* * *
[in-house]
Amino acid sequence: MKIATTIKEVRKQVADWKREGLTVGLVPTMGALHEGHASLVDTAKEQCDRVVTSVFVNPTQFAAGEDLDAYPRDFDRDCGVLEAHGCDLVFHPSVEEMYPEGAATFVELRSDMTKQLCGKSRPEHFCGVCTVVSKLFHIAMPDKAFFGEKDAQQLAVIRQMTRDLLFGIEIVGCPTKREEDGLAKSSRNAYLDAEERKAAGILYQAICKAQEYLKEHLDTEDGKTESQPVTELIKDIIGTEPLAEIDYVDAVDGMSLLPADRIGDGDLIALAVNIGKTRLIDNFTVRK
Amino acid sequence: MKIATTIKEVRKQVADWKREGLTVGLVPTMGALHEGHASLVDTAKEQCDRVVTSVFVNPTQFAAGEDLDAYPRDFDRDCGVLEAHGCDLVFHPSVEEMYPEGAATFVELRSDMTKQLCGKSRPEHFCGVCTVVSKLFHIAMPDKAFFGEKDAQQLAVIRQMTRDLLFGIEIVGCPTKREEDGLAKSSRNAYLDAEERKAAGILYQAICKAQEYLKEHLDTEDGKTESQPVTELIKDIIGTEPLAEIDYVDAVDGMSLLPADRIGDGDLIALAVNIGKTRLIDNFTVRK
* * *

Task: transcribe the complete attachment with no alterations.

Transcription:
[in-house]
Amino acid sequence: MKIATTIKEVRKQVADWKREGLTVGLVPTMGALHEGHASLVDTAKEQCDRVVTSVFVNPTQFAAGEDLDAYPRDFDRDCGVLEAHGCDLVFHPSVEEMYPEGAATFVELRSDMTKQLCGKSRPEHFCGVCTVVSKLFHIAMPDKAFFGEKDAQQLAVIRQMTRDLLFGIEIVGCPTKREEDGLAKSSRNAYLDAEERKAAGILYQAICKAQEYLKEHLDTEDGKTESQPVTELIKDIIGTEPLAEIDYVDAVDGMSLLPADRIGDGDLIALAVNIGKTRLIDNFTVRK
Amino acid sequence: MKIATTIKEVRKQVADWKREGLTVGLVPTMGALHEGHASLVDTAKEQCDRVVTSVFVNPTQFAAGEDLDAYPRDFDRDCGVLEAHGCDLVFHPSVEEMYPEGAATFVELRSDMTKQLCGKSRPEHFCGVCTVVSKLFHIAMPDKAFFGEKDAQQLAVIRQMTRDLLFGIEIVGCPTKREEDGLAKSSRNAYLDAEERKAAGILYQAICKAQEYLKEHLDTEDGKTESQPVTELIKDIIGTEPLAEIDYVDAVDGMSLLPADRIGDGDLIALAVNIGKTRLIDNFTVRK